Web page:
Monday, May 14, 2007

Animal of the Week -- May 14, 2007

And let it be known that May 2007 was the month of marsupials. For this week's animal of the week is Monodelphis domesticus (grey short-tailed opossum, or grijze of gewone kortstaartopossum for my Dutch readers).

Hopping continents from last week's Australasian representative of the marsupials, this wee mouse-like marsupial hails from the forests of Brazil and Bolivia. Arboreal in habit and unremarkable in many respects, the grey short-tailed opossum is most notable for being the first marsupial to have its genome sequenced (published in the journal Nature [I have obligations]). A popular laboratory animal, scientists hope that knowledge of its genetic make up will provide insights into how its babies, which are born at about the same developmental stage as a 40 day old human foetus, manage to survive simply clinging to the teat of their mother without an immune system and how the young repair their spinal cords if they are severed. Comparison between this genome and that of other sequenced mammals, such as human beings, chimpanzees, and mice will reveal some of the major differences evolved since the divergence of marsupials and the rest of us some 180 million years ago.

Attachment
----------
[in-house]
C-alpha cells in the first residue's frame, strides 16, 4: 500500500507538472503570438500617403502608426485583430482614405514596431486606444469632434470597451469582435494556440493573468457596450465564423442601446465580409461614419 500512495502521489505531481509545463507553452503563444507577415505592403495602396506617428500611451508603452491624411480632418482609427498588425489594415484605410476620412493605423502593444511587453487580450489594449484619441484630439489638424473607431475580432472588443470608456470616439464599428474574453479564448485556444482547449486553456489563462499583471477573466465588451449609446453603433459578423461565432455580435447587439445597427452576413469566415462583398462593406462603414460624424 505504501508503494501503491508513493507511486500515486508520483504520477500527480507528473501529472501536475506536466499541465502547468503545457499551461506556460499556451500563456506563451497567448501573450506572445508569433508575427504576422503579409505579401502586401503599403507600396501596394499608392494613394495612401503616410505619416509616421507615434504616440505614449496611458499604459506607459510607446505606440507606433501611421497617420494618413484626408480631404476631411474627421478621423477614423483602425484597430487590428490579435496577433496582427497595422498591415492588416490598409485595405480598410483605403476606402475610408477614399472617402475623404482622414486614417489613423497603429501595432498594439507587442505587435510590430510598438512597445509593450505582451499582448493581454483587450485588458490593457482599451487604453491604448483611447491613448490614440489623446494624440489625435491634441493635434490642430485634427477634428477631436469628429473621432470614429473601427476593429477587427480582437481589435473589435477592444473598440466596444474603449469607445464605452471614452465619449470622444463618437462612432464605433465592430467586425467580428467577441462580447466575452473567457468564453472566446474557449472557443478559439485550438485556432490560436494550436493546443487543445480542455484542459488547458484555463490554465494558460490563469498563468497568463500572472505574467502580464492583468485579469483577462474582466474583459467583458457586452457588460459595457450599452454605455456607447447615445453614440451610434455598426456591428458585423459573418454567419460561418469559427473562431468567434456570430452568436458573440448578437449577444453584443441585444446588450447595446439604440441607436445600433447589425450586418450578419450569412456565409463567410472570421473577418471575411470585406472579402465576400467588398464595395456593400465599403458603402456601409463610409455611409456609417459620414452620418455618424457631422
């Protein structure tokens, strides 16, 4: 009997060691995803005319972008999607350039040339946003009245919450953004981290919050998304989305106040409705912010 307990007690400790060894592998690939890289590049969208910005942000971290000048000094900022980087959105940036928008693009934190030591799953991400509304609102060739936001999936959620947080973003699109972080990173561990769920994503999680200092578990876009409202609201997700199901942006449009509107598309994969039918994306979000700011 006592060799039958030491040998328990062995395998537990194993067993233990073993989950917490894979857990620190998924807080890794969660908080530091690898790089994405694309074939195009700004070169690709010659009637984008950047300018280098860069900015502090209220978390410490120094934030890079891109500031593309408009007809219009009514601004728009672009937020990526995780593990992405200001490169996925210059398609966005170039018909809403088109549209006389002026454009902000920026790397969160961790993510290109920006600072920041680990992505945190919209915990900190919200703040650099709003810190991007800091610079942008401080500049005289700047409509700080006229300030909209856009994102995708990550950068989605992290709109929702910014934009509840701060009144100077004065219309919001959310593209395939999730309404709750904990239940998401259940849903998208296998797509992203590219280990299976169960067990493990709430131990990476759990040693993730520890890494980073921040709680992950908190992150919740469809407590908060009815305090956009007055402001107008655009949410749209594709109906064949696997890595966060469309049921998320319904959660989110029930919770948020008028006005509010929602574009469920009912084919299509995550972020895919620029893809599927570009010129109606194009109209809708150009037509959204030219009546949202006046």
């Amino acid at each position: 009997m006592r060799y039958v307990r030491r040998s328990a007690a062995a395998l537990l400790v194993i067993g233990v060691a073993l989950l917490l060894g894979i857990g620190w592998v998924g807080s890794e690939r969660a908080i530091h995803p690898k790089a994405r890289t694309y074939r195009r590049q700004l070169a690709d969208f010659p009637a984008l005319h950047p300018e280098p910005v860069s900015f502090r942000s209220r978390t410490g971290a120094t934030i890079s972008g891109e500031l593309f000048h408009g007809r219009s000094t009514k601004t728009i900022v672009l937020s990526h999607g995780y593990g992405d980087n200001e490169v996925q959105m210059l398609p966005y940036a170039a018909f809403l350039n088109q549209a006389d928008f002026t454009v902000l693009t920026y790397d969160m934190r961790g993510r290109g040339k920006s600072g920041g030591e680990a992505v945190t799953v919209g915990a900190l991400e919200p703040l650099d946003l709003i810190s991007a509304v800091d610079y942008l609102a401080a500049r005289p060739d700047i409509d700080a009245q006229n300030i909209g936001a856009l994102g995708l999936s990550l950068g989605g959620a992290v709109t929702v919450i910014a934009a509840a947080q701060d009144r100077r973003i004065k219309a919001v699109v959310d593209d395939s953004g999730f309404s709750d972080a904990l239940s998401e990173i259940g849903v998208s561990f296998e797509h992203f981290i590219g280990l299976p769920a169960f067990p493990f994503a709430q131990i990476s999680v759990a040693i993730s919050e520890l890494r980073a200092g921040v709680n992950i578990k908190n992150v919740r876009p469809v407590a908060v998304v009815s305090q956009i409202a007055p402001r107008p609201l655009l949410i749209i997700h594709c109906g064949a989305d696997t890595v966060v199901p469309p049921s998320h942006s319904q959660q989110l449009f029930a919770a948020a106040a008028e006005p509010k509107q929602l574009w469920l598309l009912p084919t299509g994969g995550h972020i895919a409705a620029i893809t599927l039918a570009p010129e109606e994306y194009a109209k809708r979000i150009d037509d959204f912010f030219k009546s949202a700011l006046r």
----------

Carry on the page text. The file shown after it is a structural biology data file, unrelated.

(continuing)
Given that the word marsupial is derived from marsupium, it seems a damn cheek that these animals don't have a pouch -- the young simply hang from their mothers' teats. The word opossum comes from the native-American Algonquian word "wapathemwa" for the Virginia opossum. The word the comes from the word.

And for the DNA freaks amongst you here's a joke:



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